Then Senate leader, Lawan also reached out to lawmakers-elect and media houses.
Since he was the choice of the party, many senators-elect openly declared their support for him and went ahead to organise campaign events, including launching a legislative agenda.
In the build up to today’s election, 99 Senators-elect were said to have endorsed Ahmed Lawan while the other aspirant, Ndume, said he would fight to the end, adding that he does not care about any open endorsement.
LEADERSHIP reports that 62 Senators-elect from the APC had on Saturday endorsed Lawan. That endorsement also followed another one by 37 Senators-elect from the opposition PDP.
Ahmed Lawan, Ali Ndume and Danjuma Goje all from the Northeastern states of the country were the three vying for the office of the Senate president and the chairman of the National Assembly until the former governor of Gombe state stepped down and openly endorsed Lawan.
With Goje’s withrawal from the race, the battle for the seat today is between Lawan and Ndume who were both Senate leaders at different times in the 8th Assembly.
The decision by the PDP lawmakers to back Lawan, it was gathered, was reached following a meeting at the residence of the Deputy Senate President, Ike Ekweremadu in the early hours of Sunday.
Prominent among PDP lawmakers that met with Lawan included: Senators Ike Ekeweremadu, Eyinnaya Abaribe, Emmanuel Bwacha, Dino Melaye, Theordore Orji, Philip Aduda, and James Manager.
The spokesman of the Senator Ahmad Lawan Camgain group, Senator
Aliyu Sabi Abdullahi told journalists that the endorsement was part of the desire of Senators to serve Nigerians.
According to him, the ninth Senate “is poised to deliver on the expectations of Nigerians, without taking them for granted”.
He added that come Tuesday, Senator Ahmad Lawan will emerge unopposed to clinch the Senate Presidency position.
Another lawmaker who was present at the meeting, and spoke on condition of anonymity said told the decision by PDP Senators-elect to throw their weight behind Lawan stemmed from the “urgent need to bring stability to the National Assembly.”
According to the lawmaker, a total number of 99 Senators have agreed to vote in favour of Lawan on June 11, 2019 as Senate President of the ninth National Assembly.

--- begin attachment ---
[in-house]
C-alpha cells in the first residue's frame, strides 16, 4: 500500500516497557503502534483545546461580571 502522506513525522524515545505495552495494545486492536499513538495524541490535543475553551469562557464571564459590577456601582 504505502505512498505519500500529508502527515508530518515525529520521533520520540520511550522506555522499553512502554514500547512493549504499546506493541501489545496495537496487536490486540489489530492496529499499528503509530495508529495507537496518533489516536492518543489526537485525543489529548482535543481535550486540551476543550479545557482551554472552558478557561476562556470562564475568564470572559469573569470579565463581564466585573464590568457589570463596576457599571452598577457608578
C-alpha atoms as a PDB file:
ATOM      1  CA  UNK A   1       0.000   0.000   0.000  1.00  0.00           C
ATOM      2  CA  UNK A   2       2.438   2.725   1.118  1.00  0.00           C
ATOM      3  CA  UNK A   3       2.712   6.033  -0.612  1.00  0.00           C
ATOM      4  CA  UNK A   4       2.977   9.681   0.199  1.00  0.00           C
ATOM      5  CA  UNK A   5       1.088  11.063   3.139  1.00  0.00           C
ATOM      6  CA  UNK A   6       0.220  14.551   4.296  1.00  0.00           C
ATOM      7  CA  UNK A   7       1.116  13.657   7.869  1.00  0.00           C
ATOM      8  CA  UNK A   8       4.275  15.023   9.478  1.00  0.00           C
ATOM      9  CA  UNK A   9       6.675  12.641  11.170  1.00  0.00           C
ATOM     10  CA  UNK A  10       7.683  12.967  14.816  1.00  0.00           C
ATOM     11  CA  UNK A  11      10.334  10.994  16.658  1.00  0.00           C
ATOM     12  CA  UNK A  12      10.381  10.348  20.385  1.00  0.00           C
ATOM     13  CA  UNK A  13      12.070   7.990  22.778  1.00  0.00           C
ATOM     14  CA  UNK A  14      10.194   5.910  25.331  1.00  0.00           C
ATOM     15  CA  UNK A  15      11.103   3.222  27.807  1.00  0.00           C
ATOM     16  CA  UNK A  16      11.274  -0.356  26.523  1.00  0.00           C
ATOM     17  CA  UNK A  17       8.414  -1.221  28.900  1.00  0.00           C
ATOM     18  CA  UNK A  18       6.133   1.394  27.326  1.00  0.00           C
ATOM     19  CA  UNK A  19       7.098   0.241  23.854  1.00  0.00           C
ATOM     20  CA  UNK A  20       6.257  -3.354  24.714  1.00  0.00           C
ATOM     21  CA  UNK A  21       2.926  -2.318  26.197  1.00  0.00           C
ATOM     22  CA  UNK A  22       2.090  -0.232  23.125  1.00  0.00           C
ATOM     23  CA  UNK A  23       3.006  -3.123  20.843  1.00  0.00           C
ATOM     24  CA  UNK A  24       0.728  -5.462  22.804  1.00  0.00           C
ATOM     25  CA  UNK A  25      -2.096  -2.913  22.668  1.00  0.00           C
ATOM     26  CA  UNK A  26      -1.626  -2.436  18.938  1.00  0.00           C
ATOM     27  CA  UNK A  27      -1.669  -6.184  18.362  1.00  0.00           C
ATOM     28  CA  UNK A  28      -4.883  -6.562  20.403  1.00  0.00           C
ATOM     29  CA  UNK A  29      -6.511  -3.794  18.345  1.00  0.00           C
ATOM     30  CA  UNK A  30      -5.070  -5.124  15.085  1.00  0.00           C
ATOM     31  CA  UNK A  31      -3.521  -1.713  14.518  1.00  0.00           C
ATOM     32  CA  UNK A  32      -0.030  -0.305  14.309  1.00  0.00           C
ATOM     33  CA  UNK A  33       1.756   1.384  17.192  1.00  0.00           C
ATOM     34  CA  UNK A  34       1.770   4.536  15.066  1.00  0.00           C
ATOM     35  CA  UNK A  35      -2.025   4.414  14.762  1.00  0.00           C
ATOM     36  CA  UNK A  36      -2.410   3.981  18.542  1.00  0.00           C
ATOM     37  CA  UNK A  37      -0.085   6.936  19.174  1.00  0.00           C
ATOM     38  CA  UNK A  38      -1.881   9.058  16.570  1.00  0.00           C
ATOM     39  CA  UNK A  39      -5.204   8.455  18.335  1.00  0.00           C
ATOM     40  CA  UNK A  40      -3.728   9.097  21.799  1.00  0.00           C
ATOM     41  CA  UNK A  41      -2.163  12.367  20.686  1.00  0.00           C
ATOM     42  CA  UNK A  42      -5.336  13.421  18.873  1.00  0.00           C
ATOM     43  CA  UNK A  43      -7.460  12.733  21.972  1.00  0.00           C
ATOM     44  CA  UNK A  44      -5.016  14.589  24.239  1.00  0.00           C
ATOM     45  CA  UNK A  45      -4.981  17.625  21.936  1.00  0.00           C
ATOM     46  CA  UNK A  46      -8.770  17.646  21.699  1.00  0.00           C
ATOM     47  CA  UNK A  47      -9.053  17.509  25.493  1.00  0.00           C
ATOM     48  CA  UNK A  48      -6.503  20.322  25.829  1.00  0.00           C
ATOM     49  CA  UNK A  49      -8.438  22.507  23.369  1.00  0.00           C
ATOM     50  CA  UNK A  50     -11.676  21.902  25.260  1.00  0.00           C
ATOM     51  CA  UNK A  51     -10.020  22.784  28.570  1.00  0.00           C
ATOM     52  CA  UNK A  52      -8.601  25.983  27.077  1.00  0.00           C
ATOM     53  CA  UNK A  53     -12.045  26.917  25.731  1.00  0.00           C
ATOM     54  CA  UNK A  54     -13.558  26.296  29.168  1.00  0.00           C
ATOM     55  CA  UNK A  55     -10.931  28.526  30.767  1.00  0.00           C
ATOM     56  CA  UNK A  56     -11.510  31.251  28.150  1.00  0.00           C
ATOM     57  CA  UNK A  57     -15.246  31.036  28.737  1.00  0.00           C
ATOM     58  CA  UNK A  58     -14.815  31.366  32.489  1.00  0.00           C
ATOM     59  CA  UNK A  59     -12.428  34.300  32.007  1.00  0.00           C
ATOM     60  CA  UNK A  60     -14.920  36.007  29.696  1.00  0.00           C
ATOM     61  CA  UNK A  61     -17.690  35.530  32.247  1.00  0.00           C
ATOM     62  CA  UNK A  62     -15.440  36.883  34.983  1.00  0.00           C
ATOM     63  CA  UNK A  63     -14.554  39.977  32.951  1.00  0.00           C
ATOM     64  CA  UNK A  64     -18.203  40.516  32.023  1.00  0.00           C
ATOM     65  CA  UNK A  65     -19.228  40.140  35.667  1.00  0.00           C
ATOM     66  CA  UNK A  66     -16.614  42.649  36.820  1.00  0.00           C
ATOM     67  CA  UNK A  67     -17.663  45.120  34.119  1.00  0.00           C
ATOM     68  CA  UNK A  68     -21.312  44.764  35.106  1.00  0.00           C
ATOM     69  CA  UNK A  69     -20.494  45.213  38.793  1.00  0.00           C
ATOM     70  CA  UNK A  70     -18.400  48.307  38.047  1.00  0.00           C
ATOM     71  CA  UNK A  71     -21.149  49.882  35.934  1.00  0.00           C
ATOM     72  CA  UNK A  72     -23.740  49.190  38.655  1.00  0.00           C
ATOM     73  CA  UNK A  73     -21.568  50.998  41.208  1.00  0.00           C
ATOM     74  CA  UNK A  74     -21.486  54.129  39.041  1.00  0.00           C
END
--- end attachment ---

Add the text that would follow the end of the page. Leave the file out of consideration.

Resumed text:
But the former senate leader, Ali Ndume dismissed speculations that he might be considering to opt out from contesting the election for the position of senate president of the 9th senate billed for today
Ndume said nobody has ever invited him from the Villa ostensibly to ask him to drop his aspiration or step down for anybody.
The senator who impliedly referred to the report that Senator Danjuma Goje has stepped down for Senate Leader, Senator Ahmed Lawan, said that there won’t be any cause at this hour to drop his aspiration, meaning the die is cast already or it is too late in the day to consider such a thought.
Whoever that emerges the chairman of the national assembly today must respect the Senate, the lawmakers elect and Nigerians since the game was full of intrigues.
For the office of the deputy Senate president which will also be contested on the floor, LEADERSHIP gathered that an endorsement have not been done by the Lawmakers-elect on who should emerged.
It was gathered that five contenders are all working hard, pleading with colleagues for their votes today.
They are: Francis Alimikhena, Kabiru Gaya, Orji Uzor Kalu, Ovie Omo-Agege and Robert Ajayi Boroffice.
Meanwhile, the office of the clerk of the National Assembly headed by Mr Mohammed Sani-Omolori said it is ready for today’s task.
LEADERSHIP reports that the clerk will call the house to order, take a roll call of the senators-elect, presided over of the election of the National Assembly leadership and swear them in.
“That will be the major assignment of the clerk of which we are ready. After he call the house to order, he will take a roll call of the members of the National Assembly elect and conduct the Election. After the election, he will swear in the new leaders that will also presided over other lawmakers to take their oath of office,” a source at the CNA office said.
The Contest And Party Supremacy